Nature of Traction Load:
Nature of Traction Load describes as when the train runs at a constant velocity on level track, a number of frictional forces oppose its motion. The friction at bearings, guides etc. is classified as Internal Friction.
The rolling friction between wheels and rails, and friction between wheel-flanges and rails is termed as External Friction.
A third category consists of air friction which is independent of weight of train but depends upon its size and shape, and velocity and relative direction of wind. All these frictional forces together are known as Train Resistance.
Variation of train resistance (Fr) with speed (V) is shown in Fig. 10.4; load torque vs speed curve will have similar nature. The train resistance (or load torque) can also be identified in terms of common classification of friction such as windage, viscous friction, coulomb friction and stiction (Fig. 2.6). Stiction has a large value and the influence of air friction, which varies as the square of speed, is quite prominent at high speeds.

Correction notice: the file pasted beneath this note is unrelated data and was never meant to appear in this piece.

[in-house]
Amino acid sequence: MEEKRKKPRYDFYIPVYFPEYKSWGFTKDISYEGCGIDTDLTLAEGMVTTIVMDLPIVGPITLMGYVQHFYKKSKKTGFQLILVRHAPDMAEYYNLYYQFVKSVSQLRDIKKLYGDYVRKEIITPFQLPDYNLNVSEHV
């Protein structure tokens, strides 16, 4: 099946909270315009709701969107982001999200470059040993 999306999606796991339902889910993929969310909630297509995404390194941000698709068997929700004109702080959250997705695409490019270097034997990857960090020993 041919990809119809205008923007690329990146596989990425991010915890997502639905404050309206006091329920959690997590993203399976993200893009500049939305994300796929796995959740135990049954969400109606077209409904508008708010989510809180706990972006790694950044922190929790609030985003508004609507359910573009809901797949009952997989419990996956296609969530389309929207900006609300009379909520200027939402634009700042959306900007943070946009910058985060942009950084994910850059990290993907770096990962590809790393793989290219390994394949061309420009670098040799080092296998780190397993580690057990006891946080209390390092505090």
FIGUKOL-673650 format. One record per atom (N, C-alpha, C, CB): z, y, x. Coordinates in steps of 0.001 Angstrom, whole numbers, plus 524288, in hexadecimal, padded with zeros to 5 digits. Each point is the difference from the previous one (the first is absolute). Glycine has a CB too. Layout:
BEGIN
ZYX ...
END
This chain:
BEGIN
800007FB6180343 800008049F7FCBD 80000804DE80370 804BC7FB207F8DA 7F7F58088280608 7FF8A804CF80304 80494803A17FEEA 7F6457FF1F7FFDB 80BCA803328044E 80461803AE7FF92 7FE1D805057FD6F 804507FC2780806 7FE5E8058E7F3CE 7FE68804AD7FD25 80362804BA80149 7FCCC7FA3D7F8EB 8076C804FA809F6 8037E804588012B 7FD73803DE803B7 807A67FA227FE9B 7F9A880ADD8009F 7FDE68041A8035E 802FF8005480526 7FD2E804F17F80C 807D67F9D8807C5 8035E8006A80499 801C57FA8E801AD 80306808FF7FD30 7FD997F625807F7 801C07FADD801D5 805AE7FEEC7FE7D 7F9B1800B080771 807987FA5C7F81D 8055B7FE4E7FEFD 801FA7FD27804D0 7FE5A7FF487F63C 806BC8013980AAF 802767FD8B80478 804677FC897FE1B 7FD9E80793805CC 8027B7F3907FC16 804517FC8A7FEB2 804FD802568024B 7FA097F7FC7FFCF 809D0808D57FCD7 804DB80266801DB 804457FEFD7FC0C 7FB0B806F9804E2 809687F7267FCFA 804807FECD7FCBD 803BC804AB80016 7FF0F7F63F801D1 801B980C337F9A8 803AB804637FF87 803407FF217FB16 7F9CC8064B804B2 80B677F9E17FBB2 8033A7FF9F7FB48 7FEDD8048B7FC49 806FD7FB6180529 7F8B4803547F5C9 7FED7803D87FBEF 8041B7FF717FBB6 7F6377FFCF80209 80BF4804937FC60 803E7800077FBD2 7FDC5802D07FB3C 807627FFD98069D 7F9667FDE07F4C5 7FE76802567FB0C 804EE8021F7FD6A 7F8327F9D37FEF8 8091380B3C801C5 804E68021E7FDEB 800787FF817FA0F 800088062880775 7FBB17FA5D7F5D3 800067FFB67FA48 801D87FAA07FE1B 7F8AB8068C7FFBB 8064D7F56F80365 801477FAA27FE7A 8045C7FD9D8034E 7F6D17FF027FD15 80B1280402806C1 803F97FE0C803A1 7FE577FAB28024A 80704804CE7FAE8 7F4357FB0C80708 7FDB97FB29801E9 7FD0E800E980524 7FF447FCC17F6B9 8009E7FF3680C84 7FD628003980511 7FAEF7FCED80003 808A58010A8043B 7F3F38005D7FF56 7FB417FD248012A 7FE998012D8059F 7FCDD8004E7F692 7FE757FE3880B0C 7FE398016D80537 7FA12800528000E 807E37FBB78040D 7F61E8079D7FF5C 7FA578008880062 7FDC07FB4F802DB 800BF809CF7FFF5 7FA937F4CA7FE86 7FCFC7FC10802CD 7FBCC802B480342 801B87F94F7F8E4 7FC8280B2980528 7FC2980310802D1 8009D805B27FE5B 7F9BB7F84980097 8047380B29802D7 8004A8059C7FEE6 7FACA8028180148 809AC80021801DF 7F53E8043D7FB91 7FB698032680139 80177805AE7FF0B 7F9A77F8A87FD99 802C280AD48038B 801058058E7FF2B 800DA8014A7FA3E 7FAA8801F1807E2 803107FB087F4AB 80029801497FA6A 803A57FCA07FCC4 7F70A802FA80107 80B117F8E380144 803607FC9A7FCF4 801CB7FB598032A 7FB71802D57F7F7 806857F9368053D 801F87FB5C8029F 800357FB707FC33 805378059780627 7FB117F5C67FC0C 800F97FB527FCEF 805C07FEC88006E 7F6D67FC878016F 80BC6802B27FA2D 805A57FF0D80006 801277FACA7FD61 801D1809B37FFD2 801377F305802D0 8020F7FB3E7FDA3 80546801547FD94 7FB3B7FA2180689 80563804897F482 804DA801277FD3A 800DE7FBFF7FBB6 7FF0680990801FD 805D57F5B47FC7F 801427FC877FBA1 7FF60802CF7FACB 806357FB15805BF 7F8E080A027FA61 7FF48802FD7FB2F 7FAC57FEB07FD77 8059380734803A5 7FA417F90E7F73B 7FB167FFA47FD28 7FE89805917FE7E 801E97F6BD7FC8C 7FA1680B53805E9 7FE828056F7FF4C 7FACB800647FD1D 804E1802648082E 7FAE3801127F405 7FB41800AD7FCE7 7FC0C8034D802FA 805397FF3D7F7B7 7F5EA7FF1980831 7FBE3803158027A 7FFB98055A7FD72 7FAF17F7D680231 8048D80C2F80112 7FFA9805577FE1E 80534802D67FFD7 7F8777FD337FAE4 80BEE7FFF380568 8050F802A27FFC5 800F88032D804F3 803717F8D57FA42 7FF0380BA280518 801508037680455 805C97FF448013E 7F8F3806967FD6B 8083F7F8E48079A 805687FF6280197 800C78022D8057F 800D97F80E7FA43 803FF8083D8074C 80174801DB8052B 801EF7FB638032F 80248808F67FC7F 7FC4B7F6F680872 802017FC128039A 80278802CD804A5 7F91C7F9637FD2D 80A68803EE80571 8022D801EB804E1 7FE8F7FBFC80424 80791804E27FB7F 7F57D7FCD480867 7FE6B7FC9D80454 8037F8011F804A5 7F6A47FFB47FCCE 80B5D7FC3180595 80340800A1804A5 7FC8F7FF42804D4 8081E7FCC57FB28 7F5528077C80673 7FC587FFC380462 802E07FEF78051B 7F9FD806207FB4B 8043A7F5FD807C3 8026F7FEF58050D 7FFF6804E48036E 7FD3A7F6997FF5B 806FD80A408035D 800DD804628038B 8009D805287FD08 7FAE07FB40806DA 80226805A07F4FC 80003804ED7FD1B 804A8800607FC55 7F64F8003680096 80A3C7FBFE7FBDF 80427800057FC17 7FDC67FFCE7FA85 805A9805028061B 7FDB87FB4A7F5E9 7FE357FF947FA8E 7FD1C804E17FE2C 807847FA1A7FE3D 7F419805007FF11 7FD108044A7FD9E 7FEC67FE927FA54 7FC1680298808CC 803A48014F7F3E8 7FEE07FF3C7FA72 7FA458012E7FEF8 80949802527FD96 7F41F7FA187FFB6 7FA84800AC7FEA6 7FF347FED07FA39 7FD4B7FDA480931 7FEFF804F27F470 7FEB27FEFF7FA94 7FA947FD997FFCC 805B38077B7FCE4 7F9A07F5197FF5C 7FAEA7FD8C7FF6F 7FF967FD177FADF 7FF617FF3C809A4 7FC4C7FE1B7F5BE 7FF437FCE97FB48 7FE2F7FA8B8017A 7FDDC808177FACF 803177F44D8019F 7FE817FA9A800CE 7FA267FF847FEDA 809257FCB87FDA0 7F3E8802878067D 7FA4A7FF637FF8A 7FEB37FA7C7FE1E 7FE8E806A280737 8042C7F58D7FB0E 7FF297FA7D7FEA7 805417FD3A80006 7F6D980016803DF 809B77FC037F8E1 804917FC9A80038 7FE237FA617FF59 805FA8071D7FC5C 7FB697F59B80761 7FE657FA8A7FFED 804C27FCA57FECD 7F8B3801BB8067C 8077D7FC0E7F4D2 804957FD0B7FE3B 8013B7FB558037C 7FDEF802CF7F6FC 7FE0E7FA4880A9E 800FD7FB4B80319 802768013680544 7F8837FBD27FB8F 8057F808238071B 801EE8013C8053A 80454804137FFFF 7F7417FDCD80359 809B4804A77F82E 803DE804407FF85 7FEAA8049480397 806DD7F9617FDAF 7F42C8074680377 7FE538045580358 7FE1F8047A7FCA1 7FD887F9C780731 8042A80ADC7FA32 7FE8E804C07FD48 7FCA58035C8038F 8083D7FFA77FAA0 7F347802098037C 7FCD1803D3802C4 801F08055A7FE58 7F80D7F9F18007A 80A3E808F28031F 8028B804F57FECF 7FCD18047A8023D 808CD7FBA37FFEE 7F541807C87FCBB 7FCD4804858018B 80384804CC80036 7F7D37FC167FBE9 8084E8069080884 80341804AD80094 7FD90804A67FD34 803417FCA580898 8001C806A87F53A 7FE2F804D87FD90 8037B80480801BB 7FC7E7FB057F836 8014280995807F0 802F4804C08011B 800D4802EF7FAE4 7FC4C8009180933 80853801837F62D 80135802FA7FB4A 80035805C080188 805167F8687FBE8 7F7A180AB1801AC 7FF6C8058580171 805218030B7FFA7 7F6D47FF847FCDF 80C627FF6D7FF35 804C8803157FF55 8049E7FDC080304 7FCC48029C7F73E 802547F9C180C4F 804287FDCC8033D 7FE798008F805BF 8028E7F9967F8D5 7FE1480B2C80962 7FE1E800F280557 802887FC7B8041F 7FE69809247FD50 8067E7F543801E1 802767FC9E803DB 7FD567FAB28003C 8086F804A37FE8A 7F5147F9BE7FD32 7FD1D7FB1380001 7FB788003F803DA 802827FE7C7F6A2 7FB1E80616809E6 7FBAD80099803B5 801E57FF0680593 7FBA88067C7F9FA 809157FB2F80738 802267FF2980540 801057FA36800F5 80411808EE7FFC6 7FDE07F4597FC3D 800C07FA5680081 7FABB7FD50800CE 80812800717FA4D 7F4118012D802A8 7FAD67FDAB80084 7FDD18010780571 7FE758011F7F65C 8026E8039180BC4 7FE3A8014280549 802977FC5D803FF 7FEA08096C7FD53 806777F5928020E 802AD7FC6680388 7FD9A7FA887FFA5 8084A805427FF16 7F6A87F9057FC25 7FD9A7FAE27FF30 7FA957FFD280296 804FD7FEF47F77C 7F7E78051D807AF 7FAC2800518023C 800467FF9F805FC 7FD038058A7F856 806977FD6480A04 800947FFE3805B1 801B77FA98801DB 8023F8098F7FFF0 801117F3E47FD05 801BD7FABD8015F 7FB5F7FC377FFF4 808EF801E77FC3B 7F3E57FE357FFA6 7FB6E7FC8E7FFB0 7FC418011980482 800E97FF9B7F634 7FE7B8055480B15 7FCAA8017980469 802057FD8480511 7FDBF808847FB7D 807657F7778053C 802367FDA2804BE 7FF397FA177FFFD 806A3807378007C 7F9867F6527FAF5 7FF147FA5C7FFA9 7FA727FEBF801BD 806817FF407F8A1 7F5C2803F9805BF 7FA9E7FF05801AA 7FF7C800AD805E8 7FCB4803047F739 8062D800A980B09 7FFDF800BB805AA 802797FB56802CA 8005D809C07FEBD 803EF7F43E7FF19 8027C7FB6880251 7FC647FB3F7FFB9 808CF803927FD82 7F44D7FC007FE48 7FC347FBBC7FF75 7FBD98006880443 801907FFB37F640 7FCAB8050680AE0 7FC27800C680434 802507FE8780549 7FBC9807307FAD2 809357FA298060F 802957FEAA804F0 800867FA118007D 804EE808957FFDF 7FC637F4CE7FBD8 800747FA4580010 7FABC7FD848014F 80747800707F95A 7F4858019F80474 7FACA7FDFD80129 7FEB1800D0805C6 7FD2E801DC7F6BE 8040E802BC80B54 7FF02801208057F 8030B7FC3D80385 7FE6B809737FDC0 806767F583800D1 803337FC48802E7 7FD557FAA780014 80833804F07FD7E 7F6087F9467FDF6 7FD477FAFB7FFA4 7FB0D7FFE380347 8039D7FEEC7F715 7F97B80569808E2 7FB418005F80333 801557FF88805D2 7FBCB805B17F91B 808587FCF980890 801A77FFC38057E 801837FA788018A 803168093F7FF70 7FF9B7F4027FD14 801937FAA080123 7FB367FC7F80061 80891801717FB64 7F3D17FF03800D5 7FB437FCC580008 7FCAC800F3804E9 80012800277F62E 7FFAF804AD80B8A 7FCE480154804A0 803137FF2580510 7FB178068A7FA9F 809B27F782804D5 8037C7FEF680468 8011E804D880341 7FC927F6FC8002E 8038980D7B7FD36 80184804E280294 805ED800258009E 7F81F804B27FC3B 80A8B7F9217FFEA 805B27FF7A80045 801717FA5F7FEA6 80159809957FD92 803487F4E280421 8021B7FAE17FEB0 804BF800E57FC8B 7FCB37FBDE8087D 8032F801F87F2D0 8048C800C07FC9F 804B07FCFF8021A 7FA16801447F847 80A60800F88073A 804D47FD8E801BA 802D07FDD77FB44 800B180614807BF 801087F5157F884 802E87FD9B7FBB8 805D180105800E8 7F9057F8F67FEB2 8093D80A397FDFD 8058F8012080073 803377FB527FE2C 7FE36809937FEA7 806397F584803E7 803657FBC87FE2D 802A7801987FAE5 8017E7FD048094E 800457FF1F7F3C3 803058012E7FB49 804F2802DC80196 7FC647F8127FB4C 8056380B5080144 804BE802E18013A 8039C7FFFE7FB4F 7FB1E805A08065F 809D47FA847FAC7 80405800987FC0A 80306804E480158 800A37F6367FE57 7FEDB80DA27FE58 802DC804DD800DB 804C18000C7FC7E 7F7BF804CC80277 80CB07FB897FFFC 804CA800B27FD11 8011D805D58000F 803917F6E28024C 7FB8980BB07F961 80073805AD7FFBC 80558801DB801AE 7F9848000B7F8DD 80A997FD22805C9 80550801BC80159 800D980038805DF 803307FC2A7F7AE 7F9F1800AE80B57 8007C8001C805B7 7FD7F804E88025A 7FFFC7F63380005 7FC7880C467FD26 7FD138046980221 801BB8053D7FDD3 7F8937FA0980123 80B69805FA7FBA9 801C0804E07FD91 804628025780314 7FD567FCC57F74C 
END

When deciding torque requirements of driving motors, the torque components required to provide acceleration and to overcome gravity must also be considered.
Owing to large inertia, particularly of electric trains, accelerating torque forms major proportion of the total torque in accelerating range. Because of large values of stiction and accelerating torque, the torque requirement at start and during acceleration is much higher than the torque needed for running at the highest speed.
Therefore, only those drives which develop large torque from zero to the base speed are suitable for Nature of Traction Load application.